Can We Talk?

By James, Caryn | Newsweek, May 31, 2010 | Go to article overview

Can We Talk?


James, Caryn, Newsweek


Byline: Caryn James

We know Joan Rivers can be tacky, abrasive, self-mocking. On her way to winning Celebrity Apprentice last year, she berated professional gambler Annie Duke, screaming "You're a pokah playah--that's beyond white trash!" Her scary-surgery face now looks out from Snickers ads below a line that reads, "When I'm hungry I get my face lowered." And the second season of her TV Land series How'd You Get So Rich? in which she gushes over homes of the nouveau riche--the gaudier, the better--has just begun. But culturally significant? Turns out she's that too.

A sleek documentary, Joan Rivers: A Piece of Work, makes a convincing case for her. Without her coarse, sexually frank stand-up, where would Sarah Silverman and Chelsea Handler be? The film's trickier, more revealing theme appears between the lines. The cameras followed Rivers for a year, beginning in mid-2008 when she turned 75, capturing moments of raw honesty often in the same scenes that display huge blind spots. In a limo on the way to a Comedy Central roast, Rivers whines to her assistant, "I am so depressed," because she's anticipating the predictable jokes about surgery and aging. So why does she do it? For the money--not exactly a depressing motive. (After all, she has a staff and a gilded, faux-Versailles apartment to maintain.) What emerges is a remarkable portrait of the vanity, vulnerability, and personal cost of being an ambitious old lady in celebrity culture.

A Piece of Work is also pretty funny. Clips from Rivers's decades-old routines show why her humor was so startling: in a time before legal abortion she jokes about a girlfriend who kept shuttling back and forth to Puerto Rico, where she'd had "14 appendectomies." Rivers still doesn't play it safe. The film follows her to contemporary club dates, and one of the biggest laughs comes when she demonstrates the sort of sex she likes, a kind that lets her lie on her stomach and multitask, reading e-mails on her BlackBerry. Being the shocking granny has become part of her shtik. You can think of her compulsive whirl of energy as an exemplary way to stay young, but there's no way to be generous about her cosmetic surgeries. They suggest an almost pathological resistance to aging, beyond anything Hollywood requires. Truly, only her eyelids and plumped-up lips seem to move in her granite-hard face, which looks even more alarming on a big screen than on television.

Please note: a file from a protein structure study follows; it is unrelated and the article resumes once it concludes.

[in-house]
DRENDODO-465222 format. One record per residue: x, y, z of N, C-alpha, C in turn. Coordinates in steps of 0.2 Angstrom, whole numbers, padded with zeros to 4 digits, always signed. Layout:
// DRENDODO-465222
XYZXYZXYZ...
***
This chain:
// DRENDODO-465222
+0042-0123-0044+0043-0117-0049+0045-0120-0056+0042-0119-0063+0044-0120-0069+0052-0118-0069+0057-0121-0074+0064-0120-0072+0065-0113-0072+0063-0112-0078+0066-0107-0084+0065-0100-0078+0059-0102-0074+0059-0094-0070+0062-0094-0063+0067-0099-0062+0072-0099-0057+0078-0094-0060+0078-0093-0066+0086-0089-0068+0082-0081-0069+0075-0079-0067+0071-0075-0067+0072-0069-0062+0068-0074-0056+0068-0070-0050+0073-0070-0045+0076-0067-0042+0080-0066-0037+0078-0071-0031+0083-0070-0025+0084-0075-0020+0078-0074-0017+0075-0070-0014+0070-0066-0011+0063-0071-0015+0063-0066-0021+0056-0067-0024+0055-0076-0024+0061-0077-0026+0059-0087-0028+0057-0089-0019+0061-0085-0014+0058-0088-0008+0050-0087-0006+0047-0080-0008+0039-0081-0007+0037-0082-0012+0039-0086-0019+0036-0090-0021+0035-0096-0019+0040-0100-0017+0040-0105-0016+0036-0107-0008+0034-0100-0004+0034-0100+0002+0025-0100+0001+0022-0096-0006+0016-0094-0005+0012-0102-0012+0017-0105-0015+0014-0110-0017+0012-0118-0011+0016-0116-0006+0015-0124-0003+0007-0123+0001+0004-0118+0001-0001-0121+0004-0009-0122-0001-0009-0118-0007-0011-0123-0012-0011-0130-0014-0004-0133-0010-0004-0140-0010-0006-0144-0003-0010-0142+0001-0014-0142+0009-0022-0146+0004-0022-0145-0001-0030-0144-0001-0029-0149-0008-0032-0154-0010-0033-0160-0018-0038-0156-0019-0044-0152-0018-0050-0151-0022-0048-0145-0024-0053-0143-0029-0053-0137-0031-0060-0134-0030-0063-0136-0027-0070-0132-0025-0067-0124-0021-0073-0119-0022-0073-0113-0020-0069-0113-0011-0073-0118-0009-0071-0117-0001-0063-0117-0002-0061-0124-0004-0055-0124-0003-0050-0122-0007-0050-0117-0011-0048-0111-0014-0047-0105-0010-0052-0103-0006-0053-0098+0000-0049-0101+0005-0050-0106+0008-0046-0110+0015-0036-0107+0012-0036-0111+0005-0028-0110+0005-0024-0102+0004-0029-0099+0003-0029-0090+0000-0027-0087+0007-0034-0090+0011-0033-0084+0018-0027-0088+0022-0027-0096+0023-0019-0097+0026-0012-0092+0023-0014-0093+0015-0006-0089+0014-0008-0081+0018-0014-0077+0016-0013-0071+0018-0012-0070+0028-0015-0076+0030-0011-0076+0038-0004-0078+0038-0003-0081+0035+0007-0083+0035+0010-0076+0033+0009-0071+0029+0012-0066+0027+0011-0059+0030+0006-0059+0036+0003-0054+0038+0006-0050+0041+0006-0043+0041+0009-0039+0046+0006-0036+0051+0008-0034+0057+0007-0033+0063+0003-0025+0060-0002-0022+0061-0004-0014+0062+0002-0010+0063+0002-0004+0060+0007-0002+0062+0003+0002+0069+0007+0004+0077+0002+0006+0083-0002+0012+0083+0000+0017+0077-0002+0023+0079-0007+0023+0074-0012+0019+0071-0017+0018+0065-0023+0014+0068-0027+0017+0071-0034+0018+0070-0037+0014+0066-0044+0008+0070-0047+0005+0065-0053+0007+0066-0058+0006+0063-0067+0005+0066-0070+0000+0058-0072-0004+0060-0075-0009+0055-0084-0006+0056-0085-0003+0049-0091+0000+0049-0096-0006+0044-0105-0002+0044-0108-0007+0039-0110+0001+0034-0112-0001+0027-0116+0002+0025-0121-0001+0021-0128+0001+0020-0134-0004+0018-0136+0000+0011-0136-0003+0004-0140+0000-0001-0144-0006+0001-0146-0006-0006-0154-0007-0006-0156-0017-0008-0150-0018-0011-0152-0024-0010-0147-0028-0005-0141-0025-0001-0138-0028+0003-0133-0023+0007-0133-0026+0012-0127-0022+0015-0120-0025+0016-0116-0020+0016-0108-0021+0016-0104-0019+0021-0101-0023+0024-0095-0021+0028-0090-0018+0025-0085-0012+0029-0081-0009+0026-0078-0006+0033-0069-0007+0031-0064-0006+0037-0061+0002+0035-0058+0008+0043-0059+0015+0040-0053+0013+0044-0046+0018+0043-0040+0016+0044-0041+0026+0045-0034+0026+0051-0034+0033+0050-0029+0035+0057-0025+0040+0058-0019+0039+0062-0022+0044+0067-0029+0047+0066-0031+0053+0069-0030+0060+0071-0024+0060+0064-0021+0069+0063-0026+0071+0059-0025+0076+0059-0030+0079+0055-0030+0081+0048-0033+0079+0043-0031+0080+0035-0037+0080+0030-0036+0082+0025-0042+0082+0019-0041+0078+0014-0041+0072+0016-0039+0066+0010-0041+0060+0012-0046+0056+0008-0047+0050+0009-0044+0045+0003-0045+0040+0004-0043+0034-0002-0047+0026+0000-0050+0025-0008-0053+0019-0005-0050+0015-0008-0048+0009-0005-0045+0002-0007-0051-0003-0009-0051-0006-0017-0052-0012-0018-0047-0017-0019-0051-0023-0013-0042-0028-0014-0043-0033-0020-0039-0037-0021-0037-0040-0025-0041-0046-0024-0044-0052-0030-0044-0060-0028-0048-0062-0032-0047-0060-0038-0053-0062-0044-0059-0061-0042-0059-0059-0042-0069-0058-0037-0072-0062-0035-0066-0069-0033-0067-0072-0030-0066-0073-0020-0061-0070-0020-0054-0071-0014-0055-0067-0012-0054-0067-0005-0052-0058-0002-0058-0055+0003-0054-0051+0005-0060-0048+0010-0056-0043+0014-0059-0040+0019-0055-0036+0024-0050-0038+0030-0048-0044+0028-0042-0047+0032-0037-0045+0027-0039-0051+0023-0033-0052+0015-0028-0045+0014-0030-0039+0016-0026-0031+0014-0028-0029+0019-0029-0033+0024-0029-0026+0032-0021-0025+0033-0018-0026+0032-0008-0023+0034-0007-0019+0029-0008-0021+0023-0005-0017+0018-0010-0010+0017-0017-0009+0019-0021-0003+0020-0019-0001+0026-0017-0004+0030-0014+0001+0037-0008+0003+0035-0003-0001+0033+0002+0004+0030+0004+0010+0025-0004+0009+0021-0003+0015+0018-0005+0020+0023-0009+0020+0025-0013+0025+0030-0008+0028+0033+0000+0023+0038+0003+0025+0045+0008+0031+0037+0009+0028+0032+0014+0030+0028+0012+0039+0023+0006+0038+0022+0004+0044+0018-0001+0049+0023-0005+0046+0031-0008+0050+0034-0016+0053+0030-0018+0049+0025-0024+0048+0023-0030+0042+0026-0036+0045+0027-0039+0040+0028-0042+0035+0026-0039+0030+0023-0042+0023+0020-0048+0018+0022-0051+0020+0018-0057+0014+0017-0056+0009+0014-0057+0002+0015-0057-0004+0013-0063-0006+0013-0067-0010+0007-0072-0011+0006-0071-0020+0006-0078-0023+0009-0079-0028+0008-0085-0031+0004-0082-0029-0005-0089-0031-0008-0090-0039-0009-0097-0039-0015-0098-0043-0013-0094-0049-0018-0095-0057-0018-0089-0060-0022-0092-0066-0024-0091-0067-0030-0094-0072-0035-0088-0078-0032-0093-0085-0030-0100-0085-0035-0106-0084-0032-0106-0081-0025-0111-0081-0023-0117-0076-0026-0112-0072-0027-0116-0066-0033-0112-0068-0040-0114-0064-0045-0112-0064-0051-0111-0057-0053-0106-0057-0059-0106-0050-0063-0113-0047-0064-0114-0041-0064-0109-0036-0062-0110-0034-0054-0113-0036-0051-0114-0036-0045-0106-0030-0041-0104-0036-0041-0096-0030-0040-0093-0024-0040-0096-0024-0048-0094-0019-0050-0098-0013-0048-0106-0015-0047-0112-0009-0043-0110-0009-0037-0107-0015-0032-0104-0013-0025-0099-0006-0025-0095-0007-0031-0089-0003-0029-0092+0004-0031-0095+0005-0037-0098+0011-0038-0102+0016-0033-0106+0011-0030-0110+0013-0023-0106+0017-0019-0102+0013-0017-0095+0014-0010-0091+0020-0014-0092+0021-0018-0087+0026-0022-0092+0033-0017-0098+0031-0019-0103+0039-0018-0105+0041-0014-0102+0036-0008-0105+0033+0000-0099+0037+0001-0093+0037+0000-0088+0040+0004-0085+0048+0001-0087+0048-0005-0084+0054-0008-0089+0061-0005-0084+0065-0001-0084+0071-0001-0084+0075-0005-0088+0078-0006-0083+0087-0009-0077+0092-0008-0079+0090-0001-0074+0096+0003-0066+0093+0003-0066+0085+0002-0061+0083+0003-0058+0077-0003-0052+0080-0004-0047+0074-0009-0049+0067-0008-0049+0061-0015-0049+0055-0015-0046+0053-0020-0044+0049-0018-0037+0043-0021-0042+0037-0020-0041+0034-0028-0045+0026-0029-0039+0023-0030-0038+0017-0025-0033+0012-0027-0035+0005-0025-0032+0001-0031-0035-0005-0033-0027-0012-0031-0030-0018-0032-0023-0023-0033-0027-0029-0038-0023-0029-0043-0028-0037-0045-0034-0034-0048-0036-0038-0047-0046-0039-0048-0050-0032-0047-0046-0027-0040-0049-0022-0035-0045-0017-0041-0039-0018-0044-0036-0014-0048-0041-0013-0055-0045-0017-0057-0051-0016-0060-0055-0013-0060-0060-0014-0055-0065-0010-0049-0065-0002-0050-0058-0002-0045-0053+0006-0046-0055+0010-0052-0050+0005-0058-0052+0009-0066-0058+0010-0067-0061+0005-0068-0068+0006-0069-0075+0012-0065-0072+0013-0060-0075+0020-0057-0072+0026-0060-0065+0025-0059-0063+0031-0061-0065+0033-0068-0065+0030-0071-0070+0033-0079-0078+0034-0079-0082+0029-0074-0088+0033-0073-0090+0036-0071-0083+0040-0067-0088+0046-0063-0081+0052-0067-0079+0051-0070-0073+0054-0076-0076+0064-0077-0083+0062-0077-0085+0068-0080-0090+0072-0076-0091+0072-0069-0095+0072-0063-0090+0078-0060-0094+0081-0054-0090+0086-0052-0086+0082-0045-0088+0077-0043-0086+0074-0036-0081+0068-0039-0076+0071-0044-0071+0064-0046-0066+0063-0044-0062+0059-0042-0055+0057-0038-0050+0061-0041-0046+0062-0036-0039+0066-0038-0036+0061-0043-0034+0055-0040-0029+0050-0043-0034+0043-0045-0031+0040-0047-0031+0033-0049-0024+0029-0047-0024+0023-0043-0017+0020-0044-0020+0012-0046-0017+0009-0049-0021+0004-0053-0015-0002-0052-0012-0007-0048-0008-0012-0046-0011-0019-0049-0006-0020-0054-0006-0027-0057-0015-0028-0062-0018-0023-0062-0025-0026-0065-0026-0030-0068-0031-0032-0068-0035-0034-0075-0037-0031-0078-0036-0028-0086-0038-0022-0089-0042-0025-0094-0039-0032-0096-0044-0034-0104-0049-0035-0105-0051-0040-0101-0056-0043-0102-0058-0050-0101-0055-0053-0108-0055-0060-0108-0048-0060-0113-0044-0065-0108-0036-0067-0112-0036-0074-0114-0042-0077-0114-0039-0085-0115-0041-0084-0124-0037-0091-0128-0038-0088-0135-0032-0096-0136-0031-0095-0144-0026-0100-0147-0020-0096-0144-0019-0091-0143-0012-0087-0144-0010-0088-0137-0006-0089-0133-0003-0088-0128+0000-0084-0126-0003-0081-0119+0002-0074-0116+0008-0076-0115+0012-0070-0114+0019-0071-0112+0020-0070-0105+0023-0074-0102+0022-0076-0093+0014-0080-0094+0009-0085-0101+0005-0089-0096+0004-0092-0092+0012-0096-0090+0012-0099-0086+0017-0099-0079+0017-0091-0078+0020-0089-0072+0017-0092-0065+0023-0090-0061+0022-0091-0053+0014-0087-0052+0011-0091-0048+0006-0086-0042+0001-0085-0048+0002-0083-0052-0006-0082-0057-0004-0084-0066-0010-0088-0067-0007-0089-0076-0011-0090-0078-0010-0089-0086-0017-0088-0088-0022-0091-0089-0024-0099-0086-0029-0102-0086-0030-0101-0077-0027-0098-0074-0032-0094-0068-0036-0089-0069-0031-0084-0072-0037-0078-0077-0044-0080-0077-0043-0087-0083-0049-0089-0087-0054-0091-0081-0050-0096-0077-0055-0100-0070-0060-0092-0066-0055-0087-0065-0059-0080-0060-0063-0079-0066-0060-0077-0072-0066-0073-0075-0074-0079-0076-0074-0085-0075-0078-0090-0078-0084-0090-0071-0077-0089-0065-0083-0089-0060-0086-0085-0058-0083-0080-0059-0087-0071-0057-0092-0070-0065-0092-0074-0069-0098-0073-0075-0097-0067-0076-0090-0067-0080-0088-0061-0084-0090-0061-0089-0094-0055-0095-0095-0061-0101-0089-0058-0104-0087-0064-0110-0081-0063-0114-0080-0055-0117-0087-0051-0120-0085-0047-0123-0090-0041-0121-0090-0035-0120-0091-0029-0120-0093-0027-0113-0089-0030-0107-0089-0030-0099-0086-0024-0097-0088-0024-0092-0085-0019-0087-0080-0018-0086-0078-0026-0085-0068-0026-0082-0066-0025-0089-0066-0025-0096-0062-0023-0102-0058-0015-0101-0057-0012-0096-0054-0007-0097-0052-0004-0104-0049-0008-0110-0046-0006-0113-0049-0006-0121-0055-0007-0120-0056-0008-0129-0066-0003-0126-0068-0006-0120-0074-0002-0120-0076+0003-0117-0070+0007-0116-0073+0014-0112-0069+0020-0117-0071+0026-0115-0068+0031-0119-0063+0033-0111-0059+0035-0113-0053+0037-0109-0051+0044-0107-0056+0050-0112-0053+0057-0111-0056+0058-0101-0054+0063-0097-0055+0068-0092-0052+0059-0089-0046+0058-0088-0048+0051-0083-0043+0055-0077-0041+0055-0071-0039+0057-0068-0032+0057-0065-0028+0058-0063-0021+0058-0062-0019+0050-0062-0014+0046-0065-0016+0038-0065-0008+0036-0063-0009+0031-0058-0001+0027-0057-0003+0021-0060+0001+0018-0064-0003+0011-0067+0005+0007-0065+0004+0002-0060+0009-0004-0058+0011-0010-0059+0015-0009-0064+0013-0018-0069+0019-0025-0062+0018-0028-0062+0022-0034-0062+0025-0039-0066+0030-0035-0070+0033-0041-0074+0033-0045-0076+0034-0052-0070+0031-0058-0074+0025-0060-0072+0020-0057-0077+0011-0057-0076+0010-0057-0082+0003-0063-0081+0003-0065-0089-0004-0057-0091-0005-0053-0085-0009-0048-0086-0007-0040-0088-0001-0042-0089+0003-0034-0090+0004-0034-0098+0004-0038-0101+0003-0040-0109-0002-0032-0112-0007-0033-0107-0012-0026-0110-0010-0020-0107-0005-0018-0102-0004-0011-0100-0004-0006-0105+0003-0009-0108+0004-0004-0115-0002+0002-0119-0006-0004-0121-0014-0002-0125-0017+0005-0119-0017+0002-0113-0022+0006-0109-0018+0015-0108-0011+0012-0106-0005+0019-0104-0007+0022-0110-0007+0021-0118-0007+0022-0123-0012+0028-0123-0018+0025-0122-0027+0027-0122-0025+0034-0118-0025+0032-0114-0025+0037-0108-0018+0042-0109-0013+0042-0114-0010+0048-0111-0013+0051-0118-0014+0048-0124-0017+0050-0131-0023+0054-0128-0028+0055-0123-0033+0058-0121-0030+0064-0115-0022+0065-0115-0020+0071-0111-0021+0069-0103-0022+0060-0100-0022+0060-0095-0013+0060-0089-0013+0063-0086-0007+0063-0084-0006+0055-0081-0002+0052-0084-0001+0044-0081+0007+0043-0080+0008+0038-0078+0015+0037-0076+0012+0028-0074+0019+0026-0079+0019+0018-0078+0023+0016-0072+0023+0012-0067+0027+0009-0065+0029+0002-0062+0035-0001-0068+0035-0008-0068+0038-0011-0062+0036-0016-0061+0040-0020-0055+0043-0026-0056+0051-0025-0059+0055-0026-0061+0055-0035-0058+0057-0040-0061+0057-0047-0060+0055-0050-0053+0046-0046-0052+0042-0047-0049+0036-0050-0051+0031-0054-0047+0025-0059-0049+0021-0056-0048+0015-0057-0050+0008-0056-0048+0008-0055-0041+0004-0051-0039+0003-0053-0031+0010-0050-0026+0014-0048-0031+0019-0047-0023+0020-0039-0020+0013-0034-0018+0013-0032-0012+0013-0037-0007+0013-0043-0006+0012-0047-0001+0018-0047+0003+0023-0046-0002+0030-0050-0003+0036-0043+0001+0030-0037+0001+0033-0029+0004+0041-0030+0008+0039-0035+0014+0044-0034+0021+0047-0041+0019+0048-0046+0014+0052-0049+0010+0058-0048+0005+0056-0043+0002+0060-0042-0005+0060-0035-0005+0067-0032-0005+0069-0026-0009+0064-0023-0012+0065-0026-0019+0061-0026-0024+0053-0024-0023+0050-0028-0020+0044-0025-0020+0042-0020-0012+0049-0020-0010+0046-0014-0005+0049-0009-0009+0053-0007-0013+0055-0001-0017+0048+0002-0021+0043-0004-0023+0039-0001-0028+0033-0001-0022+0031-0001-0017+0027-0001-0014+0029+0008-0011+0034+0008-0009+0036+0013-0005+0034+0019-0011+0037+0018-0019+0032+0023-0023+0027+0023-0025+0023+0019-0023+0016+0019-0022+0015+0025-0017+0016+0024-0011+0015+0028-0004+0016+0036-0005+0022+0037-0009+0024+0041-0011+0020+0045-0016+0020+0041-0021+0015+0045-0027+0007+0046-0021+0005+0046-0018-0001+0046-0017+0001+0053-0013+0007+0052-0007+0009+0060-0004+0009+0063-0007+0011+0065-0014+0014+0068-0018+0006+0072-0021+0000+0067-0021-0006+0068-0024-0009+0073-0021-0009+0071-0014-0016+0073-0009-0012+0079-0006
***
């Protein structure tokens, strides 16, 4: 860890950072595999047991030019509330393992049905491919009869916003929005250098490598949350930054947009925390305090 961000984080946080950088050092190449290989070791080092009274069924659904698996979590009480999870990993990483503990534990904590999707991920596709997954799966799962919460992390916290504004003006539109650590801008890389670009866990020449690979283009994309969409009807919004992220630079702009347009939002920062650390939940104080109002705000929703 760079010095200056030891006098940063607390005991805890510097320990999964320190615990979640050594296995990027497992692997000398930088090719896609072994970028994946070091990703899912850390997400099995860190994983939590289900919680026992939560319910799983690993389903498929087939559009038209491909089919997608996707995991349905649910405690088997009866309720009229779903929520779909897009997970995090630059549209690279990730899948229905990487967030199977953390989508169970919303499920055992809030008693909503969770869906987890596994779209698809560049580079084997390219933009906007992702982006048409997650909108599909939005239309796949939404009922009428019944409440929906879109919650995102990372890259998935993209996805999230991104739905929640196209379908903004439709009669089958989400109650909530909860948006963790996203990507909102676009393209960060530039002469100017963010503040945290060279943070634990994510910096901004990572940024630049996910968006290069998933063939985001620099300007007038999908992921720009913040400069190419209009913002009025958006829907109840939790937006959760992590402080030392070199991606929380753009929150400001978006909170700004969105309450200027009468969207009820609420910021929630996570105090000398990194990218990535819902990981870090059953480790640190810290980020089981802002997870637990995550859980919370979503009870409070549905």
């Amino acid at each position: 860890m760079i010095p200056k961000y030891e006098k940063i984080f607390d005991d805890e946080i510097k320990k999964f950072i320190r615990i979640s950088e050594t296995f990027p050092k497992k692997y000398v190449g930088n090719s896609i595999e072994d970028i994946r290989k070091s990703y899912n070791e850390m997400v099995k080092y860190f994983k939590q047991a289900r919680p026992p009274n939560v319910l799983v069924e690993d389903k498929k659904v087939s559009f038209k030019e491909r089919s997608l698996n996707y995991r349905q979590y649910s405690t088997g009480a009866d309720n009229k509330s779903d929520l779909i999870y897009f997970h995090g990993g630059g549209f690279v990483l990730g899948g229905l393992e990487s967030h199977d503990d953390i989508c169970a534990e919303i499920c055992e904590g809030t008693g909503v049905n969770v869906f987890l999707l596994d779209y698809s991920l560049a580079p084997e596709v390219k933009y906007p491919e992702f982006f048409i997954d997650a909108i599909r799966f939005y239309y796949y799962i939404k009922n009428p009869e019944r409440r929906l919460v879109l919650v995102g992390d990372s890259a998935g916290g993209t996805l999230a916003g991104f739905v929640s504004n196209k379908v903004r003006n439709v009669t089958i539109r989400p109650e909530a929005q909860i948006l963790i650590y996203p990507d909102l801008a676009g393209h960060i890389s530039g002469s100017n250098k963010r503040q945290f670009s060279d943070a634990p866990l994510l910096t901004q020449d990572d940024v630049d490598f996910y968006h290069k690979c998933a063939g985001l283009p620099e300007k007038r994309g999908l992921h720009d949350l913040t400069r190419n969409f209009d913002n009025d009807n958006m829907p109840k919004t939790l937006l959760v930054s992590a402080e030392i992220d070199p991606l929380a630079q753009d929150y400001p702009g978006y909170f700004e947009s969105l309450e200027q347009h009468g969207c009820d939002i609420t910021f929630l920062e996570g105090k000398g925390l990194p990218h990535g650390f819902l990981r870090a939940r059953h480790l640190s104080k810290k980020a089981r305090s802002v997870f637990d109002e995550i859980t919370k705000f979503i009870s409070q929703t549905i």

But don't expect a full-frontal view beneath that mask. In the opening credits we watch her putting on makeup in extreme close-up: there's a blotchy eyelid here, a chin with visible pores there, but we never see her full naked face. That's a perfect metaphor for the film, which never quite comes clean. Rivers seems to be blunt in describing her marriage to Edgar Rosenberg, a producer she married four days after they met. "Was I madly in love with him? No. Was it a good marriage? Yes," she says, which doesn't ex-plain much. …

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